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Pakistan's power deal
Former prime minister Benazir Bhutto hit a bump, but she's scheduled to return to Pakistan next week under a deal with President Pervez Musharraf, who was reelected over the weekend. The vote was "a perversion of democracy," said The New York Ti
W

hat happened
A judge in Pakistan Tuesday denied a request from former prime minister Benazir Bhutto in case the government arrests her after she returns from exile next week. The judge ruled Tuesday that the bail wouldn’t be necessary, because President Pervez Musharraf last week signed an amnesty clearing Bhutto and other opposition politicians of corruption charges. Musharraf was reelected in a Saturday election boycotted by the opposition.

What the commentators said
Musharraf’s “election” was “a perversion of democracy,” said The New York Times in an editorial. The opposition knew “how badly the deck was stacked,” so it “refused to participate.” Shame on Washington for approving Musharraf’s “backroom deal” with the “flawed” Bhutto, which allowed her to escape corruption charges and let Musharraf win a new term. Instead of encouraging “cynical deal-making,” the Bush administration should be pushing Musharraf to move “from military to civilian democratic rule,” starting with “free and fair” parliamentary elections early next year.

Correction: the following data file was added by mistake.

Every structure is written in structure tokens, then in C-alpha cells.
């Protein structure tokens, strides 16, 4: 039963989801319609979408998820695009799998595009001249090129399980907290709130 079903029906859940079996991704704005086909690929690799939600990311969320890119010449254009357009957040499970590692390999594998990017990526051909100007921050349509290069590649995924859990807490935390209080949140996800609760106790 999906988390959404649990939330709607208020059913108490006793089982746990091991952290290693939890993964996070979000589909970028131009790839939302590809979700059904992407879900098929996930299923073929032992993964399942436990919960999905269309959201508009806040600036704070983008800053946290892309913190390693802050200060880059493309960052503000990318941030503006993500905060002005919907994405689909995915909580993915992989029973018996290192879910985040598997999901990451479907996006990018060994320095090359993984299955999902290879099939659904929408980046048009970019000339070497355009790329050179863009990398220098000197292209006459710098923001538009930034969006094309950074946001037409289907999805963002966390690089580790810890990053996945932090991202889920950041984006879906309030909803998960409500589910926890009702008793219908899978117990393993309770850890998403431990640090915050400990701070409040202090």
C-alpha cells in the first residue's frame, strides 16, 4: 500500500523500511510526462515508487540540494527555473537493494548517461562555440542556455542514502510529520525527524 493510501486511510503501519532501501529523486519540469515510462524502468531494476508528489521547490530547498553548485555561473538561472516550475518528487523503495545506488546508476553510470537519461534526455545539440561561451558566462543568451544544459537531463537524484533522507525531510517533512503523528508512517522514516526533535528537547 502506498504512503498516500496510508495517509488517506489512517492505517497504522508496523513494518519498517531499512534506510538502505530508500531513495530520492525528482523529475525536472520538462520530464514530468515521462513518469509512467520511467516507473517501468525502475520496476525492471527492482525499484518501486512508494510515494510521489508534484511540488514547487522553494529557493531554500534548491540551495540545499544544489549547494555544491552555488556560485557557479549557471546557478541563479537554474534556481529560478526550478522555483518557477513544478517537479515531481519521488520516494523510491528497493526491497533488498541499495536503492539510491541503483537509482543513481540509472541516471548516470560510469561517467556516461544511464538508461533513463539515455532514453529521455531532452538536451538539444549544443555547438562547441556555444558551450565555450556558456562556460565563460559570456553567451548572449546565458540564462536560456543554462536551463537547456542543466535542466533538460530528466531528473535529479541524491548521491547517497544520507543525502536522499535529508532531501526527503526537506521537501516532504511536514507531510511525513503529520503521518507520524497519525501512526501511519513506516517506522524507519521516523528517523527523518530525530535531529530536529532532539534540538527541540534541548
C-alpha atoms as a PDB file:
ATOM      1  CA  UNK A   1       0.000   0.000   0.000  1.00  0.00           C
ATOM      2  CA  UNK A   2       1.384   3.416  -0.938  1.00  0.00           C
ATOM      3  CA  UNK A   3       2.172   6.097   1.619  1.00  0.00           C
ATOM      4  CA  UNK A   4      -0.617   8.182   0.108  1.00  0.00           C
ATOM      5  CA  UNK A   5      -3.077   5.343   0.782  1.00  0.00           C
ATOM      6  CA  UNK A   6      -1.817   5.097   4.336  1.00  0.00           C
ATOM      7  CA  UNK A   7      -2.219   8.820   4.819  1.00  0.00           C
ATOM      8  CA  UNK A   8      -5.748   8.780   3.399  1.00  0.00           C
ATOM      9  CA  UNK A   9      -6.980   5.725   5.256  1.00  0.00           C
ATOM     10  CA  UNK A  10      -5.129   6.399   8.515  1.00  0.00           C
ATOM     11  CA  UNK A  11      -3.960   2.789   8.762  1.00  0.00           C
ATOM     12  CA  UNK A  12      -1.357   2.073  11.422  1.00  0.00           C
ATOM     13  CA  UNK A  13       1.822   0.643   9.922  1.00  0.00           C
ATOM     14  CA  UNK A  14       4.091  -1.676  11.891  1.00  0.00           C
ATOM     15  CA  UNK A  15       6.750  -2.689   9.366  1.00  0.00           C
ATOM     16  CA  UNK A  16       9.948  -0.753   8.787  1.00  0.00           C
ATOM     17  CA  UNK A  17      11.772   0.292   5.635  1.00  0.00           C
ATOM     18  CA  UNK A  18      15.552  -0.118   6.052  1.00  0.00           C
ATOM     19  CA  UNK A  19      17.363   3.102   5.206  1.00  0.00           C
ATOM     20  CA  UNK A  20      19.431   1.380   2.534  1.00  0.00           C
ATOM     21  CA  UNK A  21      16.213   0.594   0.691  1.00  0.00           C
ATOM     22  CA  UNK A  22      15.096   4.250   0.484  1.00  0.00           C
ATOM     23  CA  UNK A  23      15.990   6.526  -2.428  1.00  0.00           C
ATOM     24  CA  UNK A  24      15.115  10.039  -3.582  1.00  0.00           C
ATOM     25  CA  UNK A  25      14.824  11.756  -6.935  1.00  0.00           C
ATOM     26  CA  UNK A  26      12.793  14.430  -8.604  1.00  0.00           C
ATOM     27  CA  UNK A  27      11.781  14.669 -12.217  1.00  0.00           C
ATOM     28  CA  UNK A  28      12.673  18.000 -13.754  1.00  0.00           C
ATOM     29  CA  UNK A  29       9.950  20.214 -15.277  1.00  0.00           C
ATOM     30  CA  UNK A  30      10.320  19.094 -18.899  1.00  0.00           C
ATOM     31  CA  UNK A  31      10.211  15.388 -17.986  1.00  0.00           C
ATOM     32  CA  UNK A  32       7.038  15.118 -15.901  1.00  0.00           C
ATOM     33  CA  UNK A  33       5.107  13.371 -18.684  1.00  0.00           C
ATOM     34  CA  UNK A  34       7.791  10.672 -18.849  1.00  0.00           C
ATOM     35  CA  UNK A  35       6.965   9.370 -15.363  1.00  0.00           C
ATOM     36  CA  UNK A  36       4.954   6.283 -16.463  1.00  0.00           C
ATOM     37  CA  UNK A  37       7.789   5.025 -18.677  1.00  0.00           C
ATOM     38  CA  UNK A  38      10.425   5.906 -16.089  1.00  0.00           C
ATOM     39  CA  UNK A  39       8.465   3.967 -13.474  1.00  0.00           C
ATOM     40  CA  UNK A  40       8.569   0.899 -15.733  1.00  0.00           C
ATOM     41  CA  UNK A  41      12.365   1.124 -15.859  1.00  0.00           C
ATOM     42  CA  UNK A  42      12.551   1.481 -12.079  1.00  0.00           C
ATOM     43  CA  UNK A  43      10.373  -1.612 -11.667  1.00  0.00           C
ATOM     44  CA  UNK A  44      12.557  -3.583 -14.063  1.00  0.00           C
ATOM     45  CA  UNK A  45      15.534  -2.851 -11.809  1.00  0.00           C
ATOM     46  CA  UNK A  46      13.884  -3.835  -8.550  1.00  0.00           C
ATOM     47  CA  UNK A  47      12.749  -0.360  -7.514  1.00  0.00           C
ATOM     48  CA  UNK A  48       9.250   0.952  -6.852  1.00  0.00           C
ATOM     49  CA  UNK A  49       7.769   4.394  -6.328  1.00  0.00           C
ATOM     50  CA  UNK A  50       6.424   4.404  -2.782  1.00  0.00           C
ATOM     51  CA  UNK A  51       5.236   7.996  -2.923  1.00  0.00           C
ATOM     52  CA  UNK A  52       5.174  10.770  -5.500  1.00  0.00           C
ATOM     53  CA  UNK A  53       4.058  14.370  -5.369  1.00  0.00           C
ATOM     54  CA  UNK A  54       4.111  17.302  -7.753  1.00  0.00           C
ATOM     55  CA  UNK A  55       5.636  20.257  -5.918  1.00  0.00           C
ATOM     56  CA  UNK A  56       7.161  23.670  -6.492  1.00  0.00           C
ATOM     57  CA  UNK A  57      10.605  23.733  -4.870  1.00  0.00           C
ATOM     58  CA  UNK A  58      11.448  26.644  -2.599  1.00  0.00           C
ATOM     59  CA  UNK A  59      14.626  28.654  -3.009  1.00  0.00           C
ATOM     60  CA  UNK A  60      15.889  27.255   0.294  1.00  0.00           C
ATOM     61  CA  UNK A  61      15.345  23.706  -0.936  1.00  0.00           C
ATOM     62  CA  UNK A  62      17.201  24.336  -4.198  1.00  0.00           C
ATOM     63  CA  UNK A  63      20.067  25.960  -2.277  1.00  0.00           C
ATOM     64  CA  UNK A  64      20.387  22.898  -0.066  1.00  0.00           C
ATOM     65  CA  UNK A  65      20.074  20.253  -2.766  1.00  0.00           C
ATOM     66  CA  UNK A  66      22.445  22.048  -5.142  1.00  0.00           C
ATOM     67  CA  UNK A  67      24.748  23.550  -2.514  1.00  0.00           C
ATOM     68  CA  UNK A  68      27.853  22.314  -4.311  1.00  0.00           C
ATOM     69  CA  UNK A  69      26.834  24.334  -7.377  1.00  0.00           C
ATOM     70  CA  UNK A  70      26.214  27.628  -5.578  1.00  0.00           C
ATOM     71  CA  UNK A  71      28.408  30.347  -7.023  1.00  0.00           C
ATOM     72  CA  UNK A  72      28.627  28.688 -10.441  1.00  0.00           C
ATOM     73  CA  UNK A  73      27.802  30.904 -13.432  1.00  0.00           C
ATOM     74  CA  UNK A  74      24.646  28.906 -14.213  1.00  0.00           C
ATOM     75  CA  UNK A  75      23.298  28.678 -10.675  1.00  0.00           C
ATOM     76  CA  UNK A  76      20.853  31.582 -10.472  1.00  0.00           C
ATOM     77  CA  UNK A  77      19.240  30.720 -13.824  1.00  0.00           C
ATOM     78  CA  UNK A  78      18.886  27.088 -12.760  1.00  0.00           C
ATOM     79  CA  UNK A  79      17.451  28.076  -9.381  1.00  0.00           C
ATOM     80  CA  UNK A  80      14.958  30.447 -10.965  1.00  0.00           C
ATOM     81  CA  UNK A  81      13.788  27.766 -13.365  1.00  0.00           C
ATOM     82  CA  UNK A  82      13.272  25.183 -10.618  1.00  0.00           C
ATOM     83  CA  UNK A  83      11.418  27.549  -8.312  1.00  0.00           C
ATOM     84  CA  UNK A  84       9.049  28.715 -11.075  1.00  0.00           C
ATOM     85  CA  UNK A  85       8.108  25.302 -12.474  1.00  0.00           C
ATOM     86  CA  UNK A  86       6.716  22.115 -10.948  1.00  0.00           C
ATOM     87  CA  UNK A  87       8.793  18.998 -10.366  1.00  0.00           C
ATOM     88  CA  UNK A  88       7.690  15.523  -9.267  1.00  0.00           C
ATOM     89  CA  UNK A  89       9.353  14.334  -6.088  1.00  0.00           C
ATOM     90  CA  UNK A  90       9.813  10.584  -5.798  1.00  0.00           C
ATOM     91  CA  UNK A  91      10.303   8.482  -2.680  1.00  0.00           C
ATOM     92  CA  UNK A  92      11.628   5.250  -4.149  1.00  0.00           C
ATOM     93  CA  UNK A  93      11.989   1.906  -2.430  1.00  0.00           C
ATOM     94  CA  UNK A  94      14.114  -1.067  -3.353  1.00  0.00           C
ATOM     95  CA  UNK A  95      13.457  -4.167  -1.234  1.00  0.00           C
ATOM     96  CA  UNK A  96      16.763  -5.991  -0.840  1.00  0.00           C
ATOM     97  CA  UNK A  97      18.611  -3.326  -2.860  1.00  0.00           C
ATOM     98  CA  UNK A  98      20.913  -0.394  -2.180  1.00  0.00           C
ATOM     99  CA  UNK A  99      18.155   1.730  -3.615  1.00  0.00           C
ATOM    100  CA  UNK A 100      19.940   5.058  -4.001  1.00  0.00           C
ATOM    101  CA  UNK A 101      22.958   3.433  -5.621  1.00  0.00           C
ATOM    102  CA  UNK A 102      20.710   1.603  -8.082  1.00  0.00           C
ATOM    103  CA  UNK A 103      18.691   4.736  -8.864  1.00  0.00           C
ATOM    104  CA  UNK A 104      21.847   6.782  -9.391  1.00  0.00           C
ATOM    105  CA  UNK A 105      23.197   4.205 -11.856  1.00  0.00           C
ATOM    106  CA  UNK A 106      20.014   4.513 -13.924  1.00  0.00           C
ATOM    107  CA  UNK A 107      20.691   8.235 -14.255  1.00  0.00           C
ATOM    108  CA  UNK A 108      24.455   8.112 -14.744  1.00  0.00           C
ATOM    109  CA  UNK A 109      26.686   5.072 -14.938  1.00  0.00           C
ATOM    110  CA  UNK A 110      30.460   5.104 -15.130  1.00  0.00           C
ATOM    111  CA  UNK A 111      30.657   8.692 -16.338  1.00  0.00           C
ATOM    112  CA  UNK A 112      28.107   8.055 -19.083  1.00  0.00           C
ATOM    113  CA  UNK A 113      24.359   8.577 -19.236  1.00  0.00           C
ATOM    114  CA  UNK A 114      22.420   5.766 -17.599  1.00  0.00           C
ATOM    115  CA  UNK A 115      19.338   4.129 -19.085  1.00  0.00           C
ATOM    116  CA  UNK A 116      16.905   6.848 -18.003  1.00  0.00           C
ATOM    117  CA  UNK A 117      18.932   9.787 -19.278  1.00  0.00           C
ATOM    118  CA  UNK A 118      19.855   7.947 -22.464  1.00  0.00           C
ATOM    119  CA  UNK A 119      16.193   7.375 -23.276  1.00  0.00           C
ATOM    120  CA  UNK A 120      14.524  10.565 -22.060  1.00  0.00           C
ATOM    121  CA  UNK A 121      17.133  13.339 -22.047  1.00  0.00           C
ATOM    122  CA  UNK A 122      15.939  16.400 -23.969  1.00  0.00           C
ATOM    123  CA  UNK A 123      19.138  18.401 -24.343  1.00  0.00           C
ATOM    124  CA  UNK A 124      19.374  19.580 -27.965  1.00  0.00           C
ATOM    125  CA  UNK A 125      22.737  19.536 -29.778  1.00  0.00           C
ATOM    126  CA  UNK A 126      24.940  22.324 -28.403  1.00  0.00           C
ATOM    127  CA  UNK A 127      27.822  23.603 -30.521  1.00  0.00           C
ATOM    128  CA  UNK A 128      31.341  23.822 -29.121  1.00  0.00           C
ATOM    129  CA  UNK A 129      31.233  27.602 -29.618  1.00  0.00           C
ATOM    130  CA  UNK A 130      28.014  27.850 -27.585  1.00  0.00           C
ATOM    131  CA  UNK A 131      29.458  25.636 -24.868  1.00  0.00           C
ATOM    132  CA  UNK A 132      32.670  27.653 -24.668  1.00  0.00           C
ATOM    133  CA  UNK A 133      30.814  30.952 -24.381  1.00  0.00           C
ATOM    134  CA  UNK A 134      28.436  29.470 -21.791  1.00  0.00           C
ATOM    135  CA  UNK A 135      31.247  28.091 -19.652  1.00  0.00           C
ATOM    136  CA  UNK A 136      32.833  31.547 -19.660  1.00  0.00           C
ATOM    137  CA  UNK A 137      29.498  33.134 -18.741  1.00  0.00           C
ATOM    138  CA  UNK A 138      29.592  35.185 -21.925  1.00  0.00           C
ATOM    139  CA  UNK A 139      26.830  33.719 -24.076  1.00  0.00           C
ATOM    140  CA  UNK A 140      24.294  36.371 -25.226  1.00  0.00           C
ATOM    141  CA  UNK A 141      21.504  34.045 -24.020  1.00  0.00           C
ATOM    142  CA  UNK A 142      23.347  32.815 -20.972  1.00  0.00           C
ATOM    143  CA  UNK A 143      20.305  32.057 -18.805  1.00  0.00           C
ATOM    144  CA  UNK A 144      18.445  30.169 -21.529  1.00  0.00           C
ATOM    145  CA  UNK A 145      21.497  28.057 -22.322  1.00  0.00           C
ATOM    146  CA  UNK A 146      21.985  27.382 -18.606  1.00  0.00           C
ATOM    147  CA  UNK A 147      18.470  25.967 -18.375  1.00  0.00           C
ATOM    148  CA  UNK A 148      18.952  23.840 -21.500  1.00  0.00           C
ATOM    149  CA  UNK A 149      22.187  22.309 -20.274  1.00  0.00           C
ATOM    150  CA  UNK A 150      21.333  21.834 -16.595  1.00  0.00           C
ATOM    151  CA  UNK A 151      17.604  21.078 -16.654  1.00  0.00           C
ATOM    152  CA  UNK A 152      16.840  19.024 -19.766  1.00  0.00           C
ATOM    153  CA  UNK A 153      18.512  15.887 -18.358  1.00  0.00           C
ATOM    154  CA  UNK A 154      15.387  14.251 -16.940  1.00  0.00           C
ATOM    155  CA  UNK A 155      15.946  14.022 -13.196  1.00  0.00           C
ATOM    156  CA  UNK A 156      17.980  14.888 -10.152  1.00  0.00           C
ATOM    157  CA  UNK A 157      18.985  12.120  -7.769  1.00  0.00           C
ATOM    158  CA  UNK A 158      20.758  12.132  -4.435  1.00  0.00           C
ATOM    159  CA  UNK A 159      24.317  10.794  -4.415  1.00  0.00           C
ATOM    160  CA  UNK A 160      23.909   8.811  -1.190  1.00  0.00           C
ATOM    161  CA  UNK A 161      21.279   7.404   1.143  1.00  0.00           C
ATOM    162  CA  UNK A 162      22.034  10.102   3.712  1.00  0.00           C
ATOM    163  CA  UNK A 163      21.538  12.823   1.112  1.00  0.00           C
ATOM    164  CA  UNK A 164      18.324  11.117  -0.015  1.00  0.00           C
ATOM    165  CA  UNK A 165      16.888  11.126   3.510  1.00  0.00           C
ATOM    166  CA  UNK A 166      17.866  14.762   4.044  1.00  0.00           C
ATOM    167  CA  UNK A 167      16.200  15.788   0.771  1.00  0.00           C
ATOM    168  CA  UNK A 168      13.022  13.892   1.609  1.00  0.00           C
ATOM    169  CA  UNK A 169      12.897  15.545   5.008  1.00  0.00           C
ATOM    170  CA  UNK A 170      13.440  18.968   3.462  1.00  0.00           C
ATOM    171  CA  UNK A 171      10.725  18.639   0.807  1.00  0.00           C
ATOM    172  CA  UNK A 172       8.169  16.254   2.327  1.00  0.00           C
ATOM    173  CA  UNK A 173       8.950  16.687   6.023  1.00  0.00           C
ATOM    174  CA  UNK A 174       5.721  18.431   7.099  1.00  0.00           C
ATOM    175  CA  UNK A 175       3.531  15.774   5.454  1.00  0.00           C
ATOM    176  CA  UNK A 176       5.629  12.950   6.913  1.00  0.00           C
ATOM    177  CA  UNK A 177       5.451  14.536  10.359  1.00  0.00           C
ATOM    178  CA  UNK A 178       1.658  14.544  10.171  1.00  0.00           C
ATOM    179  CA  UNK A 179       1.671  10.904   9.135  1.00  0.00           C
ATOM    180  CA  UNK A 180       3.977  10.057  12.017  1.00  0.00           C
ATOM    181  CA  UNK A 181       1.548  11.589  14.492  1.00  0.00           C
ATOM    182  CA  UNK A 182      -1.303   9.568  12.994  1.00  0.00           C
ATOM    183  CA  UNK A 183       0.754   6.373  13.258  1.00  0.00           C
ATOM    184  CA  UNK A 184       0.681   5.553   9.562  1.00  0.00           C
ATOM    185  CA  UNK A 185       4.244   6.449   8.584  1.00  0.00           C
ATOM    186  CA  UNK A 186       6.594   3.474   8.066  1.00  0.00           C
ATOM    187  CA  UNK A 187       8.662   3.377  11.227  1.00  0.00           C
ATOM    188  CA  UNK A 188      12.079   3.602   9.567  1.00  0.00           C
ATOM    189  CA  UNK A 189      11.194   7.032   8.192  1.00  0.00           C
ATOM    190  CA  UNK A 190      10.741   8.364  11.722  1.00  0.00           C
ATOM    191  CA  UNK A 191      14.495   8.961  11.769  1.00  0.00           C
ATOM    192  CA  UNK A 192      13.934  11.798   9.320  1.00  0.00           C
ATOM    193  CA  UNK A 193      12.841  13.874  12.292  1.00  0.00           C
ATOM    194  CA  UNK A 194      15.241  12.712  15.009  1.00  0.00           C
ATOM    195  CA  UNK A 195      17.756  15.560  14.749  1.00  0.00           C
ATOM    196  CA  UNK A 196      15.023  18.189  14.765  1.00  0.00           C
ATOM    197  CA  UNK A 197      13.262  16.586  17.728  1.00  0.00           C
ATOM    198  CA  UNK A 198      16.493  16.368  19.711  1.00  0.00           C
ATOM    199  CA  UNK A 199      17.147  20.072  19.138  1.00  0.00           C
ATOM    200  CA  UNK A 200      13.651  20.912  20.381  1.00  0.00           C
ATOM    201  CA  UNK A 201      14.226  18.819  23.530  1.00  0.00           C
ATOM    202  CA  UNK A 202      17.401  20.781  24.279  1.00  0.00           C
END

If the Supreme Court validates Musharraf’s win—even though he was elected as civilian president while still an army general—he will have almost everything he wants, said Rasul Bakhsh Rais in Pakistan’s Daily Times. But he has lost “the people’s trust.” The masses once loved him. But “it is beyond belief that the general who promised” to “bring all the corrupt politicians to justice is virtually on his knees begging support for anything they want in return.”

The cloud over Musharraf’s electoral win should serve as a reminder of the storm looming over Pakistan, said The Washington Times in an editorial. The country’s lawless tribal areas remain “an international nerve center of al Qaida activity,” and the pro-U.S. Musharraf has been unable to do much about it because his intelligence service “remains infested” with terrorist sympathisizers. The challenge for Musharraf, and for Bhutto, will be to “stand up to those dark forces” determined to “perpetuate their country’s role as a haven for gangsters who want to kill Americans.”

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